Bookabi by Tamaji is an educational app that lets children write and digitally illustrate their own stories. The app includes backgrounds, text bubbles, 2D and 3D characters, and the ability to integrate images from the iPad’s photo setting.
Though many writers will want to dive right in and start writing stories, Bookabi also comes with a built-in tutorial that users can find in the main library by tapping the question mark icon. The well-executed tutorial answers most how-to questions that a user may have.
When creating a new story, the author can choose landscape or portrait format. First, the story needs a title and author credit, but the app gives users the choice to edit these again later.
A story can be as long or as short as the writer desires. It was easy to add new pages to the book, and editing them was intuitive since Bookabi’s controls are similar to many other iOS apps. Users can tap to select an item, pinch-to-zoom, or choose to rotate or flip an object using menu controls.
Bookabi comes with a stock set of images, backgrounds, and characters. More content is available through in-app purchase; however, it is Bookabi’s ability to use photos stored on the iPad that really lets kids get creative.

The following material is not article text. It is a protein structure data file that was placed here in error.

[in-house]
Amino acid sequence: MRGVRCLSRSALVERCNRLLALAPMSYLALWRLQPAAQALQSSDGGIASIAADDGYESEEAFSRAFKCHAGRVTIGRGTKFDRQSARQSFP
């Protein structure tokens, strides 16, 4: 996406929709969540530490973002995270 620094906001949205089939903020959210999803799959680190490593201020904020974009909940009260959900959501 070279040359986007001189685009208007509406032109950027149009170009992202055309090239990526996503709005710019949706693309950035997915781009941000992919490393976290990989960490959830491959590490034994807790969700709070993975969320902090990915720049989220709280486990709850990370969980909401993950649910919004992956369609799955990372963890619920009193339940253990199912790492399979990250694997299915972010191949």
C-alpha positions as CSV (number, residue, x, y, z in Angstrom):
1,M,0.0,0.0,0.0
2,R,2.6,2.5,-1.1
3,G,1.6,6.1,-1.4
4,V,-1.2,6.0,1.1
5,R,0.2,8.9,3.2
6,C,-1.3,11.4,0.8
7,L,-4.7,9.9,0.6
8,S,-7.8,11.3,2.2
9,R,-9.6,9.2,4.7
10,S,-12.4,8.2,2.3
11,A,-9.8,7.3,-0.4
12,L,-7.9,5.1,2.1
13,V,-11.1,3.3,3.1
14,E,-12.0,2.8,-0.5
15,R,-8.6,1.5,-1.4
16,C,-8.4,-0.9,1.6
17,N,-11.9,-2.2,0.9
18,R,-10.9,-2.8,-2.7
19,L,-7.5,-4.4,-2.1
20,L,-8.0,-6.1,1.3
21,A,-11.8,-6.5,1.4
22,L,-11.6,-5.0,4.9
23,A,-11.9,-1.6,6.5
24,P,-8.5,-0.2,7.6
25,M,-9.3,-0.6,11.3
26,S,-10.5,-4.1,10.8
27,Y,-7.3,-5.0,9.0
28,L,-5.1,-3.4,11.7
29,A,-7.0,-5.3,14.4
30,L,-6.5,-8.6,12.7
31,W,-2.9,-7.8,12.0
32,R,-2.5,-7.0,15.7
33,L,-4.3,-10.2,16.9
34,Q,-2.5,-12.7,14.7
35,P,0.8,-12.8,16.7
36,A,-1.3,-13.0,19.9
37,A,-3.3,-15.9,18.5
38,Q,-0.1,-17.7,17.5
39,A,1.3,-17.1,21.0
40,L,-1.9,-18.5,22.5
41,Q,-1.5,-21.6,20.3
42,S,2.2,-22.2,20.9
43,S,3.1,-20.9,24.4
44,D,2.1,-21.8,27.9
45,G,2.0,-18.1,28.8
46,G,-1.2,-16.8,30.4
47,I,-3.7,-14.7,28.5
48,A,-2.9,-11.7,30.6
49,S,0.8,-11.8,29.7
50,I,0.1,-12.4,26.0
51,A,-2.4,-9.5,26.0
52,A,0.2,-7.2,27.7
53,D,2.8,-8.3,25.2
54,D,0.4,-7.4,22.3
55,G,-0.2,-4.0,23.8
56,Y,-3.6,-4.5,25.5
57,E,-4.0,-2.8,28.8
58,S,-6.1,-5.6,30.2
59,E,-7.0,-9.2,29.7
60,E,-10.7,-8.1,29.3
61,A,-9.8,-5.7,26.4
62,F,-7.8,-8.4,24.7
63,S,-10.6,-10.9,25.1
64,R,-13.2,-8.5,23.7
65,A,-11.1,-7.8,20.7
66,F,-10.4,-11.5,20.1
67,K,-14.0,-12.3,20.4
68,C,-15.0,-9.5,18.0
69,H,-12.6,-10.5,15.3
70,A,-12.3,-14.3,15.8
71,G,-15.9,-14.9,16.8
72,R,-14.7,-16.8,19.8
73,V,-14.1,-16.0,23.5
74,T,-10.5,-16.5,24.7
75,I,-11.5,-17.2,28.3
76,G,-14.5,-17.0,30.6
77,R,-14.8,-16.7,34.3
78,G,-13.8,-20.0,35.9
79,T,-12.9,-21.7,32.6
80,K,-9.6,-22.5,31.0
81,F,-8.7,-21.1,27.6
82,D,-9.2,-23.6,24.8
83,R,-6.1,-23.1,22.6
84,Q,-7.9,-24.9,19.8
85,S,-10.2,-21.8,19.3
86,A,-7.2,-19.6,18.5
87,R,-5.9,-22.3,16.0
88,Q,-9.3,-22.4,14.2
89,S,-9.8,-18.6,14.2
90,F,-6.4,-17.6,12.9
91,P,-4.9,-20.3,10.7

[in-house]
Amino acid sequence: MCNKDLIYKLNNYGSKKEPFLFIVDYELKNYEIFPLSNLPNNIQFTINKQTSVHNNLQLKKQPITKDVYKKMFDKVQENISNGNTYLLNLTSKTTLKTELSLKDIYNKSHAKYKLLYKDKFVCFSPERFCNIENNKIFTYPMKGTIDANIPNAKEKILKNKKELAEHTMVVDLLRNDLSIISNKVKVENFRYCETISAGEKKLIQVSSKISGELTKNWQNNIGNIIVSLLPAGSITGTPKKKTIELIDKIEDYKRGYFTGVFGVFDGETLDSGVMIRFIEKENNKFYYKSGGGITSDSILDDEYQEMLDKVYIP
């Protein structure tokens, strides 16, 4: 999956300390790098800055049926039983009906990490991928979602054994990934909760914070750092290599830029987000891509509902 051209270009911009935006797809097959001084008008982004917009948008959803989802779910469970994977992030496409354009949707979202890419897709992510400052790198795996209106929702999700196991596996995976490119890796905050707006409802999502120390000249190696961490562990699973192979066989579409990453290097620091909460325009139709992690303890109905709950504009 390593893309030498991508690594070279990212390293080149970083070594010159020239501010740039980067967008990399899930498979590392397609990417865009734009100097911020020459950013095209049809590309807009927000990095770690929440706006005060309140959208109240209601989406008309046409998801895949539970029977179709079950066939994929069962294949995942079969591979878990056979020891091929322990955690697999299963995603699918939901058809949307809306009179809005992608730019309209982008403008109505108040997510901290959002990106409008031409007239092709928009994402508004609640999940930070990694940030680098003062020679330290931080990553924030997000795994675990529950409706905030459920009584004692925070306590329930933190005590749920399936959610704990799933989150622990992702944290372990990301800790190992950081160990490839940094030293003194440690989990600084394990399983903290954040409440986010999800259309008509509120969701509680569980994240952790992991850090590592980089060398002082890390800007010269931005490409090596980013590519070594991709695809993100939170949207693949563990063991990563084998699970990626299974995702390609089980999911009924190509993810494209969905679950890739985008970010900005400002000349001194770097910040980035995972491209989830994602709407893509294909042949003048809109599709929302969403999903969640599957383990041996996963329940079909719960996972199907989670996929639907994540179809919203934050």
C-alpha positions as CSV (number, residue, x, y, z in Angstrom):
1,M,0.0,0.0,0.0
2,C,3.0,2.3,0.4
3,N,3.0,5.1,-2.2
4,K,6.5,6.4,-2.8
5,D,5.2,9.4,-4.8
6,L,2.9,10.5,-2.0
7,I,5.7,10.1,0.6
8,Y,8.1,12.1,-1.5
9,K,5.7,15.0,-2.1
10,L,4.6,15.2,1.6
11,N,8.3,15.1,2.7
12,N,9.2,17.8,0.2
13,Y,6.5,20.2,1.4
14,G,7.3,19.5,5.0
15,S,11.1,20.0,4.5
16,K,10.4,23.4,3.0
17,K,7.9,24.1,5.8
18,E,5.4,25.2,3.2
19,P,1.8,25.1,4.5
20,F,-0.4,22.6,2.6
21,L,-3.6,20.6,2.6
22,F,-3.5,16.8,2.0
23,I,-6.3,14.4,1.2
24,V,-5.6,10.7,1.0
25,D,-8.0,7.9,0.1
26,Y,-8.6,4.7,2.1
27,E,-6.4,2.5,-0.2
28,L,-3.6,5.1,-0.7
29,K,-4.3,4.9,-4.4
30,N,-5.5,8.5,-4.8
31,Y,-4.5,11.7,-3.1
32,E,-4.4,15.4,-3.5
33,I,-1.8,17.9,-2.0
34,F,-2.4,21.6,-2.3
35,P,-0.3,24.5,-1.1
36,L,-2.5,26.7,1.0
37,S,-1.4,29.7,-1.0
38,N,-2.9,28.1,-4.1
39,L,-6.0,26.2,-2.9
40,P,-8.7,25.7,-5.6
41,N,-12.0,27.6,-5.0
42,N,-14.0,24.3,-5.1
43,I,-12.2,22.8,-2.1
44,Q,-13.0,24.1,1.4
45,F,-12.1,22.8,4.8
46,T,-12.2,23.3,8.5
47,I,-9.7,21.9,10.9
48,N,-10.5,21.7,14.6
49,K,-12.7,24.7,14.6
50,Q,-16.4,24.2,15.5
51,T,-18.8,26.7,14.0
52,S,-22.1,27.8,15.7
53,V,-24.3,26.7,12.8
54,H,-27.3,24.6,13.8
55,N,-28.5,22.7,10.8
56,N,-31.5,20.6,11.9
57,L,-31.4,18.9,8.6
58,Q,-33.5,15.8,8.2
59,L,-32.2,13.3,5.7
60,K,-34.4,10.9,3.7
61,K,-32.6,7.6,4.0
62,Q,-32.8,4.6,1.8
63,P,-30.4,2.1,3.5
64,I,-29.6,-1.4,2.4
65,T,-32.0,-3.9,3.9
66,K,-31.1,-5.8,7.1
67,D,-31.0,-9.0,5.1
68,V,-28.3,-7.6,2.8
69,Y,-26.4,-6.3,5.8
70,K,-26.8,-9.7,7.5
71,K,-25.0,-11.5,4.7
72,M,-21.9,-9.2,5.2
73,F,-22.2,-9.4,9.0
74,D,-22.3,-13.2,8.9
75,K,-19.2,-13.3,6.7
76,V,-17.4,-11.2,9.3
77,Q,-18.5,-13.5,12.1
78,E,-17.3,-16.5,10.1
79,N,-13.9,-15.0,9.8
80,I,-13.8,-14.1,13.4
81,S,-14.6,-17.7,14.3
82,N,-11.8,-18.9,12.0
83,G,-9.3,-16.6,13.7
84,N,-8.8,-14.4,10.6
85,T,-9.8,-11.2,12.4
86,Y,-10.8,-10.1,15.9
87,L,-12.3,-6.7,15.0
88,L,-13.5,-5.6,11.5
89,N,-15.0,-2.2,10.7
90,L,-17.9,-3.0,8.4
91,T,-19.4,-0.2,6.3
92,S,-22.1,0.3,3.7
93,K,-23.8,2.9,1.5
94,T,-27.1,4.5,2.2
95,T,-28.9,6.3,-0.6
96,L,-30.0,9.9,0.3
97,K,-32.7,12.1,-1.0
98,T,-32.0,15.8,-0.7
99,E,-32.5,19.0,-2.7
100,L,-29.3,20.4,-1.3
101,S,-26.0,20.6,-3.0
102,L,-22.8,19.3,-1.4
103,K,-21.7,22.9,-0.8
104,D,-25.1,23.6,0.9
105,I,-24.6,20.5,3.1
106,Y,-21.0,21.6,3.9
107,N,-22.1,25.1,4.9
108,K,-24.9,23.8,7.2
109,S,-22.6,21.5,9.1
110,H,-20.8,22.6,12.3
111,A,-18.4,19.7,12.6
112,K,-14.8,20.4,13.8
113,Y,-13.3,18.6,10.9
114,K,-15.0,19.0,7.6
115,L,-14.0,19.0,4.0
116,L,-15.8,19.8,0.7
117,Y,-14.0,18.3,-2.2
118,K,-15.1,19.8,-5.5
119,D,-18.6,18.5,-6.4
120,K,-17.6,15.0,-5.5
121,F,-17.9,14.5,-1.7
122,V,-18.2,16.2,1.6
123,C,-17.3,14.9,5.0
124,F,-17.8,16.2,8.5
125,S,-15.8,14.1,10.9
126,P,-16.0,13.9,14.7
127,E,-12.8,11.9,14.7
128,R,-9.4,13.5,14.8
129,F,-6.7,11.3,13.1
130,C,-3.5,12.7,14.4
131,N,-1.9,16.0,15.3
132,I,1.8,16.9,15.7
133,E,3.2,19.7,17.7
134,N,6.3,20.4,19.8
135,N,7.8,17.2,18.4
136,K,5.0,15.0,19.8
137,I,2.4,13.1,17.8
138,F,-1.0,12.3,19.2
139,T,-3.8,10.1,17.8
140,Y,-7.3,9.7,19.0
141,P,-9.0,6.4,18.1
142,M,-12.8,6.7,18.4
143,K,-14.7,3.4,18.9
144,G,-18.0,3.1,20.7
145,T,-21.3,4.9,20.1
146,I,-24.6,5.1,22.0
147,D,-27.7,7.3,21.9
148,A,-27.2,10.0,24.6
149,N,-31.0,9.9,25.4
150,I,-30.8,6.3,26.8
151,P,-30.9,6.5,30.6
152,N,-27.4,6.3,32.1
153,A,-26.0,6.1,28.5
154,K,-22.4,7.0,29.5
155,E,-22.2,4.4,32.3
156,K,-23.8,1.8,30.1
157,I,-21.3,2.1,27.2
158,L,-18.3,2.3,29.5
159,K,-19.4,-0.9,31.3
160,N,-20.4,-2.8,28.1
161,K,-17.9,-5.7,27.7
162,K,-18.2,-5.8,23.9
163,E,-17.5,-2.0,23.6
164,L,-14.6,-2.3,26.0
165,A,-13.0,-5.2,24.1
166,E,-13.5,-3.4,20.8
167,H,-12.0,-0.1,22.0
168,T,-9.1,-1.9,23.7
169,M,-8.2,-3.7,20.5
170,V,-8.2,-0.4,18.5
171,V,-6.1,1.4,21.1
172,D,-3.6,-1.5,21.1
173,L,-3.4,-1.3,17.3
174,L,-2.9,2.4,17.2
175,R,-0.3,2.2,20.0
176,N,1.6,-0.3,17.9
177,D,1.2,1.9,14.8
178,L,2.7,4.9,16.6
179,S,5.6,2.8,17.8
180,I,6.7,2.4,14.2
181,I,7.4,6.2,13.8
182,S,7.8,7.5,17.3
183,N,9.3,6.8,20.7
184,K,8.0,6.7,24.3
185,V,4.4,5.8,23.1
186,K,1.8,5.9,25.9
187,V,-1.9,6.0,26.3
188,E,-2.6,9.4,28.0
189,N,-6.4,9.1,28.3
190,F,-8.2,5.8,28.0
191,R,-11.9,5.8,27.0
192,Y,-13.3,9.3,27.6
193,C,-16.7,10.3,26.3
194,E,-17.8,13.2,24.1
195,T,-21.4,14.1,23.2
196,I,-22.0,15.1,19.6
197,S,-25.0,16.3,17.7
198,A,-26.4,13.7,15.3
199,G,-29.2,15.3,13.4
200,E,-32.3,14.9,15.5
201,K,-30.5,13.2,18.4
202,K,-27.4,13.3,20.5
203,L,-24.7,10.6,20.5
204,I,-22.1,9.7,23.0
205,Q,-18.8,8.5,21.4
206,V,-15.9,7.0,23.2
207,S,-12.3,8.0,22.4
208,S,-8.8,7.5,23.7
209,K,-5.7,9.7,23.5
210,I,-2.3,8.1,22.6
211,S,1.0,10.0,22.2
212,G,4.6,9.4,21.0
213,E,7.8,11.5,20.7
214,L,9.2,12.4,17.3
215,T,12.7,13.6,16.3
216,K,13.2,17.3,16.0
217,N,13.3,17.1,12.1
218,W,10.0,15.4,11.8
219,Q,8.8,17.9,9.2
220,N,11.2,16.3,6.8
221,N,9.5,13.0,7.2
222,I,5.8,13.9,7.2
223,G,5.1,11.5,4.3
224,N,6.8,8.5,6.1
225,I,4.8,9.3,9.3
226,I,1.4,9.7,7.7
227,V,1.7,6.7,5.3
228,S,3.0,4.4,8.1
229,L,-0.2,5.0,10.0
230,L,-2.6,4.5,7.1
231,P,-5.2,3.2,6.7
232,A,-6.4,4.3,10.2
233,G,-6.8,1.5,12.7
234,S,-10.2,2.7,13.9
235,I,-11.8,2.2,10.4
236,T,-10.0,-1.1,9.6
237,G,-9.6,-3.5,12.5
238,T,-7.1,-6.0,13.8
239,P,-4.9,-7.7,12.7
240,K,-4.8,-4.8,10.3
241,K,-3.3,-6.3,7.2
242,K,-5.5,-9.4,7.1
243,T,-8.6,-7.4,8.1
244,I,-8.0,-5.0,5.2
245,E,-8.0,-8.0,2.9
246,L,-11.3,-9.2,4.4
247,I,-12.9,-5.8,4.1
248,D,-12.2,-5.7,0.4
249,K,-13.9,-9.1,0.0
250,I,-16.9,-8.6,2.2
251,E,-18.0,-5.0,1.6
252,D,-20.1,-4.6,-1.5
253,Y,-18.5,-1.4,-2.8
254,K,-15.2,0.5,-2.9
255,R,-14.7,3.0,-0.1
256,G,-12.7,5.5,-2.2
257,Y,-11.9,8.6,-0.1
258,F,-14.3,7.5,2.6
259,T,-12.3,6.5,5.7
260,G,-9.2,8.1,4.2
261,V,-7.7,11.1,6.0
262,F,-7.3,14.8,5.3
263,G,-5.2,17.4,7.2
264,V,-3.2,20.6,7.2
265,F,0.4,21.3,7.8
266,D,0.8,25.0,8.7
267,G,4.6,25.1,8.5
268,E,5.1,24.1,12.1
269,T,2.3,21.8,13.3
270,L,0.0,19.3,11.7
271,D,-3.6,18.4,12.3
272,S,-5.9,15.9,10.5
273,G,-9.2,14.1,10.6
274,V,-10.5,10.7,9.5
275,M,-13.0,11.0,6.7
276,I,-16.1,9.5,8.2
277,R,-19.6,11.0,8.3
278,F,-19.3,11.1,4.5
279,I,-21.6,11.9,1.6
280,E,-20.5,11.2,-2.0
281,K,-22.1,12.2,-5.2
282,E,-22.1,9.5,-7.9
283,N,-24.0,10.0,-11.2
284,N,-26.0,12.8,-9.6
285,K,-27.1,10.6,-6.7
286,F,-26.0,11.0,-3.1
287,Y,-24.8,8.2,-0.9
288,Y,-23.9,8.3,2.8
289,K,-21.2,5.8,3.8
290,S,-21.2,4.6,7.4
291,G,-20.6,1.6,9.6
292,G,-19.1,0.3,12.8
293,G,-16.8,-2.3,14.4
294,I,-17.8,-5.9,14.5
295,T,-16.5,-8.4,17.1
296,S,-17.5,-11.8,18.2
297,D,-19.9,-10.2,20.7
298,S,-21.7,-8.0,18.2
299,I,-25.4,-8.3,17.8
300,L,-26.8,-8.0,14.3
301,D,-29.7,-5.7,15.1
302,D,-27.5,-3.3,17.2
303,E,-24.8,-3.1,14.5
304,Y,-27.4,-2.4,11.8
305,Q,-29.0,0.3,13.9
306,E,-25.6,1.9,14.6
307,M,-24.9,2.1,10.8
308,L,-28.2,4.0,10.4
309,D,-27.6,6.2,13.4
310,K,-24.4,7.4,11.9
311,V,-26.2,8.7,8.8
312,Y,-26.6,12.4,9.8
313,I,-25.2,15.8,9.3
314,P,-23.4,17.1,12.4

Users can share a book by email, import it to iTunes, or print it to an Air Print compatible device. Saving the story to iTunes isn’t as useful as the ability of sharing the book to the iBookstore.
Download Bookabi from the App Store for $2.99.
What I liked: The ability to rotate the 3D characters in all directions made it possible to create more realistic pages. The duplicate option saved time. Being able to design the cover was a nice touch. Owners of the new iPad may find that Bookabi gives them a reason to use the device’s iSight camera.
What I didn’t like: Bookabi would benefit from a “preview” mode. There is no way to read the book on the iPad from within the app without seeing the “tap here to edit” bar and menu button. Bookabi’s attempt to let users put photo faces on Bookabi characters is difficult to use at first, but once you can get a picture to work, it is fun to play around with.
To buy or not to buy: Kids will certainly enjoy setting up digital stories in Bookabi. The app is a good value because even though the set of images it comes with are limited the ability to import photos allows for nearly infinite story creation possibilites. While the app is certainly not inappropriate for pre-schoolers, kids who can spell basic words and read will probably have more fun with Bookabi than pre-readers.
- App Name: Bookabi
- Version Reviewed: 1.1
- Category: Education
- Developer: Tamaji Inc.
- Price: $2.99